Any buffer that is capable of maintaining the pH of the formulation at any pH or within any pH range provided above is suitable for use in the formulations of the present disclosure, provided that it does not react with other components of the formulation, cause visible precipitates to form, or otherwise cause the active ingredient to become chemically destabilized. The buffer used in the present formulation typically comprises a component selected from the group consisting of succinate, citrate, malate, edentate, histidine, acetate, adipate, aconitate, ascorbate, benzoate, carbonate, bicarbonate, maleate, glutamate, lactate, phosphate, and tartarate, or a mixture of these buffers. In a preferred embodiment, the buffer comprises succinate, e.g., sodium succinate.

The concentration of the buffer is selected so that pH stabilization as well as sufficient buffering capacity is provided. In one embodiment, the buffer is present in the formulation at a concentration of from about 0.5 to about 100 mmol L, from about 0.75 to about 50 mmol/L, from about 1 to about 20 mmol/L, or from about 10 to about 20 mmol/L. In other

embodiments, the buffer is present at about 5 mmol/L, at about 10 mmol/L, at about

15 mmol/L or about 20 mmol/L. In other embodiments, the buffer is present in the formulation at a concentration of from 0.5 to 100 mmol/L, from 0.75 to 50 mmol/L, from 1 to 20 mmol/L, or from 10 to 20 mmol/L. In a preferred embodiment, the buffer is present at about 10 mmol/L. In another preferred embodiment, the buffer is succinate present at about 10 mmol/L.

From the point of view of compatibility of the liquid formulation with intravenous administration, it would be desirable for the pH of the liquid formation to be as near as possible to the physiological pH. Liquid formulations that have a pH that is far from physiological pH or that are strongly buffered can cause pain or discomfort when

administration. As has been discussed, liquid formulations of AMG 416 at physiological pH or higher would not remain stable over an extended period of time. Therefore, in a preferred embodiment, the liquid formulation of the present disclosure is weakly buffered so that the quantity injected is quickly neutralized by physiological fluids of the body of the subject. It is surprising that good stability and good control of pH is maintained with the low buffer concentration. In a preferred embodiment, the HC1 salt of AMG 416 is used in the preparation of the liquid formulation to minimize buffer capacity. Because HC1 is a strong acid, it does not act as a buffer. This provides an advantage over the use of a weaker acid, such as an acetic acid. Using the acetate salt of AMG 416, for example, would itself provide some buffering capacity and allow less flexibility to set the buffering capacity of the formulation and may result in a formulation which is more resistant to neutralization within the body and therefore less well tolerated. Because AMG 416 is a polycationic peptide, the effect would be enhanced compared to most peptides which have a more neutral character.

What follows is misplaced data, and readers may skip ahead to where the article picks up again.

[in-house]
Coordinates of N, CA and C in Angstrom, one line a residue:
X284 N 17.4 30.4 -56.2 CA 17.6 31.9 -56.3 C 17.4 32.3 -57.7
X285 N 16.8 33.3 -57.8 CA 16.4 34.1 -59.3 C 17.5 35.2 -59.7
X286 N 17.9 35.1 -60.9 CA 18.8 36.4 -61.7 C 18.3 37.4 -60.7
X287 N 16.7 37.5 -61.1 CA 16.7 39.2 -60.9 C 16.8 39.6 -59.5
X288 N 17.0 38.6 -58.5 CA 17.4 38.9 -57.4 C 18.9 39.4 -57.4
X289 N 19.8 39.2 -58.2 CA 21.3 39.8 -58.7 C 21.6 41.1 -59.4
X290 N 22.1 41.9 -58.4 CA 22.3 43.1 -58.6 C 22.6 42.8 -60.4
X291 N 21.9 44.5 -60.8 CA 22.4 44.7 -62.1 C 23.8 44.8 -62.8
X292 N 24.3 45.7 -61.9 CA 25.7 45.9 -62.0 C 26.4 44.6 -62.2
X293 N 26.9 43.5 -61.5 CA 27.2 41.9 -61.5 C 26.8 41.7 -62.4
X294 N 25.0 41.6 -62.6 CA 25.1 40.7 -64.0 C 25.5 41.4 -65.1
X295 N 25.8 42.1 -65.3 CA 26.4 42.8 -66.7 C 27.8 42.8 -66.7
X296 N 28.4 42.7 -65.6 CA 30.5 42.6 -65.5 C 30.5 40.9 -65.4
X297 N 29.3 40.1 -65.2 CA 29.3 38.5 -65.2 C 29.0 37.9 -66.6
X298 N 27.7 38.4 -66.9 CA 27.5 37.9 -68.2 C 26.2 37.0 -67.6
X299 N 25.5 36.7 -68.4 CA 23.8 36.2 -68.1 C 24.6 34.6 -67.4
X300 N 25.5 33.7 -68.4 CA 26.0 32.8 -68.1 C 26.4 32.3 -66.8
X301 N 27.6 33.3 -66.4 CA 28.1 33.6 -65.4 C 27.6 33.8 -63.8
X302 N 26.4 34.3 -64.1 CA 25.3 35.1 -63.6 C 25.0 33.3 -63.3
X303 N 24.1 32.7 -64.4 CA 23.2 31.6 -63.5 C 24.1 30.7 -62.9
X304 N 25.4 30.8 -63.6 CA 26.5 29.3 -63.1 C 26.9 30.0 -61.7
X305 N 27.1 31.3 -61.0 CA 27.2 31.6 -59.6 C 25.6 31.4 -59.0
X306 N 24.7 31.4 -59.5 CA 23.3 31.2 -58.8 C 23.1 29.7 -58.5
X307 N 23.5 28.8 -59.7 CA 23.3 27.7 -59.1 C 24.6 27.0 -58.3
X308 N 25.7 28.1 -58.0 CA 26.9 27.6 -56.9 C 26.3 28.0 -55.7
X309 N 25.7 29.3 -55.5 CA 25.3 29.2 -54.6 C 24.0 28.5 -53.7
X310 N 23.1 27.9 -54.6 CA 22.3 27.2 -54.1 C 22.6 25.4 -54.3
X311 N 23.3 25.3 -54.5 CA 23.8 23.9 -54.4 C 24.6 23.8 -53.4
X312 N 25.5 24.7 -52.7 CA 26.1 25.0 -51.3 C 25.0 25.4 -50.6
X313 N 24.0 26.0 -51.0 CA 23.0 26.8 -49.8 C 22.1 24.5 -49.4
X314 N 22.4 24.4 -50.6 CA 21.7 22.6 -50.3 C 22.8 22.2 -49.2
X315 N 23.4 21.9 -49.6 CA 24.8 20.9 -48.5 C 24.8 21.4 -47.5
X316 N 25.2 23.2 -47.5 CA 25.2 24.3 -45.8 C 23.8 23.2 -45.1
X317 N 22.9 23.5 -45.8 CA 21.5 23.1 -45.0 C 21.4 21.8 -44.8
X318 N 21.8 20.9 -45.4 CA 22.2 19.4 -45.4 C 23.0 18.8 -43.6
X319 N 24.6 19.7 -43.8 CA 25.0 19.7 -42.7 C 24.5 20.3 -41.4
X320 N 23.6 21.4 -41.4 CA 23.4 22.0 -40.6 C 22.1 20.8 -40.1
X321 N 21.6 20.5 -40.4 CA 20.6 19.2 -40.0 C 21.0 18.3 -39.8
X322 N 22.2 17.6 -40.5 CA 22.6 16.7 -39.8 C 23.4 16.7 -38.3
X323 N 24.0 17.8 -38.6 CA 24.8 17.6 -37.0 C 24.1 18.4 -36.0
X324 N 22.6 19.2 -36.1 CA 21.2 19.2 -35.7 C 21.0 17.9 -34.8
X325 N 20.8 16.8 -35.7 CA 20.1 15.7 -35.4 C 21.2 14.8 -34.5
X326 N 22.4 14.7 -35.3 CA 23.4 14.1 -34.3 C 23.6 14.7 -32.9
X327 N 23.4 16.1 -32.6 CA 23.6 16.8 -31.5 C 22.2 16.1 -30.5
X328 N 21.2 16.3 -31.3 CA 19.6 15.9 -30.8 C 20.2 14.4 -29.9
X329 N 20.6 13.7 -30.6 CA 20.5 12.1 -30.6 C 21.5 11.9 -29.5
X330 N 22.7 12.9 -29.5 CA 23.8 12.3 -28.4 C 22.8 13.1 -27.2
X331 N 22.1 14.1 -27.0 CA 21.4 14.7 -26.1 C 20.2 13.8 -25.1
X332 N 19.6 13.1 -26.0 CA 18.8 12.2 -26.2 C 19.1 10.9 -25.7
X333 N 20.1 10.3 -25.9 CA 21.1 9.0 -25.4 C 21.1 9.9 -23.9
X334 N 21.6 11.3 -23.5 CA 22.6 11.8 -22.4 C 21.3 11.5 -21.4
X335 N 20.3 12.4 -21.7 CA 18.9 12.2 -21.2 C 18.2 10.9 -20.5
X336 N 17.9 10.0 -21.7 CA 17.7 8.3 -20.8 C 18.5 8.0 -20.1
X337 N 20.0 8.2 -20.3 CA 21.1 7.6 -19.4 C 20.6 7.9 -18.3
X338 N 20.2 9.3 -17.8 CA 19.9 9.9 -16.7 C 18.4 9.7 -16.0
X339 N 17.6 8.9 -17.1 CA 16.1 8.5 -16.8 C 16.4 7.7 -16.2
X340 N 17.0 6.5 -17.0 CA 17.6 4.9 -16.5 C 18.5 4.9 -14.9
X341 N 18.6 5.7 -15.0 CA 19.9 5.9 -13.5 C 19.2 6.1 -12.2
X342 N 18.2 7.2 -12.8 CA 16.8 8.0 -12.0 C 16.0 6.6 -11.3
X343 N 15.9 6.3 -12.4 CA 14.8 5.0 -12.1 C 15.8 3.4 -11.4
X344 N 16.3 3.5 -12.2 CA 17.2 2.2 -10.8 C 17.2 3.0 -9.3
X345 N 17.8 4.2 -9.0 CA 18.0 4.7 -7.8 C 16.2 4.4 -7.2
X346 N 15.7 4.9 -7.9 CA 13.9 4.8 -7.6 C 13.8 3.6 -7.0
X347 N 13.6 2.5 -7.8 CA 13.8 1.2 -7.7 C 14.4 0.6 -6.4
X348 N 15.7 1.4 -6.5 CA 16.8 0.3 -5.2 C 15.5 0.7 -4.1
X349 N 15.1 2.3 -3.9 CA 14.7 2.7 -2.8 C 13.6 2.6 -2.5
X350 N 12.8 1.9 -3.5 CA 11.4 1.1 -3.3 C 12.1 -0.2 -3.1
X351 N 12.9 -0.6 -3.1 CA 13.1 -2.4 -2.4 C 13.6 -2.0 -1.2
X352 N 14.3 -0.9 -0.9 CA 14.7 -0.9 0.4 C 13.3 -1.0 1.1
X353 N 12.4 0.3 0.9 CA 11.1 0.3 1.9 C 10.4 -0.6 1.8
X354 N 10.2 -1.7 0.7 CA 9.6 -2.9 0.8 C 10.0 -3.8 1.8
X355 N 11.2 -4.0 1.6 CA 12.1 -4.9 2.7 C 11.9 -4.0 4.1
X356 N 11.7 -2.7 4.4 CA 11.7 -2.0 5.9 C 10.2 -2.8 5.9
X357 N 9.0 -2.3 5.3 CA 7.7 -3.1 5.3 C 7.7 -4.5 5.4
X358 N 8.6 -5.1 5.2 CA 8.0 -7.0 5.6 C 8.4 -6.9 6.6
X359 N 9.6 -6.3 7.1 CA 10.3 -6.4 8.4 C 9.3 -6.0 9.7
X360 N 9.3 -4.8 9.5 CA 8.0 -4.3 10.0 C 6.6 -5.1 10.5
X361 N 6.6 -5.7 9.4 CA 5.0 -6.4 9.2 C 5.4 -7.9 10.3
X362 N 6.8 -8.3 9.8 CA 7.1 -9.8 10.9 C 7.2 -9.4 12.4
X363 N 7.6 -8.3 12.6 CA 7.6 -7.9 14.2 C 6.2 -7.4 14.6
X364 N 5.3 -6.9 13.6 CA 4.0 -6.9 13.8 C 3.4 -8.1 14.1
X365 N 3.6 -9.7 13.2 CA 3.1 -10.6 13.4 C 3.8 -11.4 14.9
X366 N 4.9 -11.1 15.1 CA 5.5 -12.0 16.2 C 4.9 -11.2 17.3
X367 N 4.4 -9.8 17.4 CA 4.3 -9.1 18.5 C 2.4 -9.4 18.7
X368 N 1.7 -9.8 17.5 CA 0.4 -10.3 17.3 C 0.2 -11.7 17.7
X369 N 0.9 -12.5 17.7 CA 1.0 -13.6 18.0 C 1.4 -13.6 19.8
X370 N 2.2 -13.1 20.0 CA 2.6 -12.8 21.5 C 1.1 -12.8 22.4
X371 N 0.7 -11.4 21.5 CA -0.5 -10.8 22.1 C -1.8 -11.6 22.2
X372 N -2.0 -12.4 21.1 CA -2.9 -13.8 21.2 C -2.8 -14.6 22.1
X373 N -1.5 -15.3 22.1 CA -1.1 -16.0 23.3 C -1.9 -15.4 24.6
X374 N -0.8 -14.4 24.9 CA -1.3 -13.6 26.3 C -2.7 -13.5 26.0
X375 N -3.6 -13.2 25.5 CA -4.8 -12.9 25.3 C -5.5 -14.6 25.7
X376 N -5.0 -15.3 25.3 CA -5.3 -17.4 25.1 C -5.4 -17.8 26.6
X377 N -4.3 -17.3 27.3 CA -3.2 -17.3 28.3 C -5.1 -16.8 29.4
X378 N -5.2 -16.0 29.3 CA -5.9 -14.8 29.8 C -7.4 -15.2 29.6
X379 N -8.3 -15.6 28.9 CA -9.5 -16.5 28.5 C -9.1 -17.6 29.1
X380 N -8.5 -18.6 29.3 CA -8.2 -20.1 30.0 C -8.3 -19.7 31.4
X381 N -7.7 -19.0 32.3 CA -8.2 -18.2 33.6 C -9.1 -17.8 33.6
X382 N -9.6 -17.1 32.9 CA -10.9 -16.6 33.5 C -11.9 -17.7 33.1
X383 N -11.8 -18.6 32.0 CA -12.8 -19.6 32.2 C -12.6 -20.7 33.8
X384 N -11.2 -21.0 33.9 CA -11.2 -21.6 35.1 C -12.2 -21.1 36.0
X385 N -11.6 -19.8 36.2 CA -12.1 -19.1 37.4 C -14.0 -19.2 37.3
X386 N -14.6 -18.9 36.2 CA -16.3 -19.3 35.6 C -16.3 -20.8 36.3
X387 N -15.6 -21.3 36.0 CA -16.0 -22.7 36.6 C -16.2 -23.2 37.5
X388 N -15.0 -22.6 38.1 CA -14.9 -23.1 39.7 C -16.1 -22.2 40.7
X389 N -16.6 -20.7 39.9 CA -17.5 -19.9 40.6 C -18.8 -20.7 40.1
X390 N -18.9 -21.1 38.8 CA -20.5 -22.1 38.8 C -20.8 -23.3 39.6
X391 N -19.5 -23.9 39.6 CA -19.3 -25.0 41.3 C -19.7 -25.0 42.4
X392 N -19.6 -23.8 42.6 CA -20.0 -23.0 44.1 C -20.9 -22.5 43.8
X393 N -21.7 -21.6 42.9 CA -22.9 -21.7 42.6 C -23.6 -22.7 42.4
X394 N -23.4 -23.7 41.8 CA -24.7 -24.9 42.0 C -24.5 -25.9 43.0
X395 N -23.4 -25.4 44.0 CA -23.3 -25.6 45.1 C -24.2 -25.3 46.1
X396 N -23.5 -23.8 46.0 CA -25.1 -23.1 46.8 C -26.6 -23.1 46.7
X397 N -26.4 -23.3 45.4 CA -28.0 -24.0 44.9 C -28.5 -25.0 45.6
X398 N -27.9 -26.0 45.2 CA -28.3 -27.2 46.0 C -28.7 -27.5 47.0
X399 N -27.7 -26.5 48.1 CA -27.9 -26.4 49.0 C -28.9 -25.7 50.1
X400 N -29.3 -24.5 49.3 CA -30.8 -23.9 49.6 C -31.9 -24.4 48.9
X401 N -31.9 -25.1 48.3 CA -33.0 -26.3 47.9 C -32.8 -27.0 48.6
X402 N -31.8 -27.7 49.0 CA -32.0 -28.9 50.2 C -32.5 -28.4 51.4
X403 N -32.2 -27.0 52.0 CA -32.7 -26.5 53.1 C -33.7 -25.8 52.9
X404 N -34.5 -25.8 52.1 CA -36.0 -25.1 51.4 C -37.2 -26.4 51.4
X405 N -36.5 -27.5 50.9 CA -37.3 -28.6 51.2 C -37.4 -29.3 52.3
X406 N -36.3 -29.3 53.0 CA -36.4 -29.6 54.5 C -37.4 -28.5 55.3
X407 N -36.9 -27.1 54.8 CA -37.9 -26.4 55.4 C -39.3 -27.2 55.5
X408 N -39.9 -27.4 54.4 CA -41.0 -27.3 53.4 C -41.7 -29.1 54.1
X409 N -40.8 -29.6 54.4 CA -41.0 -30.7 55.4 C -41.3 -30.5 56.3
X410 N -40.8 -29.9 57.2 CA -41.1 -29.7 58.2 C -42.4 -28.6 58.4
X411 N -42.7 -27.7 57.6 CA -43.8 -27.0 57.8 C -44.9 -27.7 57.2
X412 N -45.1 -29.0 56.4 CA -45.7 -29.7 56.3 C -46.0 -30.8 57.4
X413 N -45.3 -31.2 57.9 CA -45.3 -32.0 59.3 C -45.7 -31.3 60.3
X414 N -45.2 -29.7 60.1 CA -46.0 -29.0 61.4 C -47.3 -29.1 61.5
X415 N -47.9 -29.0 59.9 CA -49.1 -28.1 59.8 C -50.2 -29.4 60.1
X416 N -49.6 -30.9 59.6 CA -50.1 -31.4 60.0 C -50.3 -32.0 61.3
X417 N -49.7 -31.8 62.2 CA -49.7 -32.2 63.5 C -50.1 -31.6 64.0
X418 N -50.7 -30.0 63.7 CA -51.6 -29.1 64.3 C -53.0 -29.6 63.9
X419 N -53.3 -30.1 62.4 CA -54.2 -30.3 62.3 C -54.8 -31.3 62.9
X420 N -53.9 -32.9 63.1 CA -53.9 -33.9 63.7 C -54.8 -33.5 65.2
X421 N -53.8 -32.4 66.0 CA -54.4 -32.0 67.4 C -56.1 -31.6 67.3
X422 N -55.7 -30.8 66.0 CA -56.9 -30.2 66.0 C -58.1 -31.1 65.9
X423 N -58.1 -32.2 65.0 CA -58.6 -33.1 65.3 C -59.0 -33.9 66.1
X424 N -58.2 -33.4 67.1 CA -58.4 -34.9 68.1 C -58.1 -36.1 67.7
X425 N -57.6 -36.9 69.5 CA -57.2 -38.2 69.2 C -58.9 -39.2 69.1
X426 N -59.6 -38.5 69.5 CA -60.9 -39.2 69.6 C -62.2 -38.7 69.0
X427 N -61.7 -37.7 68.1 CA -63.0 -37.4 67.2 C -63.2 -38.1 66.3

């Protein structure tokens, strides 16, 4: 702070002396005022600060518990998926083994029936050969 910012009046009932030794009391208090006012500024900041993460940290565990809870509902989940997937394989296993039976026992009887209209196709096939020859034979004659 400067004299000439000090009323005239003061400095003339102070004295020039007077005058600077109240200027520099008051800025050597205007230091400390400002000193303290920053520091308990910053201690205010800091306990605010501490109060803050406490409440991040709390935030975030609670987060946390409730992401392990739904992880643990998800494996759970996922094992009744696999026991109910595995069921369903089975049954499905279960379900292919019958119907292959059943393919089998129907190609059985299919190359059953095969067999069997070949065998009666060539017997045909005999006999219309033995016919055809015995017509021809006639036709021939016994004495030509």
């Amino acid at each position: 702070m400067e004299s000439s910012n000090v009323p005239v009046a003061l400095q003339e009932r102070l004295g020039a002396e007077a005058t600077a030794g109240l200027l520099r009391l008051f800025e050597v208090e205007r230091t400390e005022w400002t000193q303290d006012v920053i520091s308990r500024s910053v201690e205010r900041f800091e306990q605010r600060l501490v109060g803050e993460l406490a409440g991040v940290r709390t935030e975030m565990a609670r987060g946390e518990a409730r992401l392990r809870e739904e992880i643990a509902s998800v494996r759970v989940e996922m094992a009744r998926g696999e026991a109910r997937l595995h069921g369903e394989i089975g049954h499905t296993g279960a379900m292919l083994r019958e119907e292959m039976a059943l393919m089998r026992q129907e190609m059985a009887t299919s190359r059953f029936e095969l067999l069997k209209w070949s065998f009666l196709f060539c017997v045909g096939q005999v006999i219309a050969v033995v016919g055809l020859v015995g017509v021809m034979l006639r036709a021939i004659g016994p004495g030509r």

It is generally desirable for a formulation to be administered by intravenous or other parenteral route to be isotonic with bodily fluids. In some embodiments, the formulation of the present disclosure contains a physiologically acceptable tonicity modifier. Tonicity modifiers useful in the present disclosure may include sodium chloride, mannitol, sucrose, dextrose, sorbitol, potassium chloride, or mixtures thereof. In a preferred embodiment, the tonificier is sodium chloride.

When a tonicity agent is present, it is preferably present in an amount sufficient to make the liquid formulation approximately isotonic with bodily fluids (i.e., about 270 to about 300 mOsm/L) and suitable for parenteral injection into a mammal, such as a human subject, into dermal, subcutaneous, or intramuscular tissues or IV. Isotonicity can be measured by, for example, using a vapor pressure or ice-freezing type osmometer.

Depending upon the concentrations of the other components in the formulation, sodium chloride is present in the formulation at a concentration of about 7.0 to about 10 mg/mL, about 7.5 to about 9.5 mg/mL, or about 8.0 to about 9.0 mg/mL. In a one embodiment, sodium chloride is present in the formulation at a concentration of about 8.5 mg/mL. In other embodiments, sodium chloride is present in the formulation at a concentration of 7.0 to 10 mg/mL, 7.5 to 9.5 mg/mL, or 8.0 to 9.0 mg/mL.

The formulations of the present disclosure may include other conventional pharmaceutical carriers, excipients or adjuvants. For example, the formulations of the present invention may include stabilizing agents (e.g., EDTA and/or sodium thiosulfate) or preservatives (e.g., benzyl alcohol). In addition, the formulations of the present disclosure may including additional medicinal and/or pharmaceutical agents. For example, in methods of treating treat SHPT in hemodialysis patients with CKD-MBD, AMG 416 can be coadministered with one or more active agents in renal osteodystrophy, such as a vitamin D therapy (e.g., paricalcitol) which is an established treatment for SHPT.

In one embodiment, the formulation has less than 5% degradation when stored at about 2-8°C for 1 year. In another embodiment, the formulation has less than 5%

degradation when stored at room temperature for 1 year. In another embodiment, the formulation has less than 10% degradation when stored at about 2-8°C for 1 year. In another embodiment, the formulation has less than 10% degradation when stored at room temperature for 1 year. In another embodiment, the formulation has less than 5% degradation when stored at about 2-8°C for 2 years. In another embodiment, the formulation has less than 5% degradation when stored at room temperature for 2 years. In another embodiment, the formulation has less than 10% degradation when stored at about 2-8°C for 2 years. In another embodiment, the formulation has less than 10% degradation when stored at room temperature for 2 years.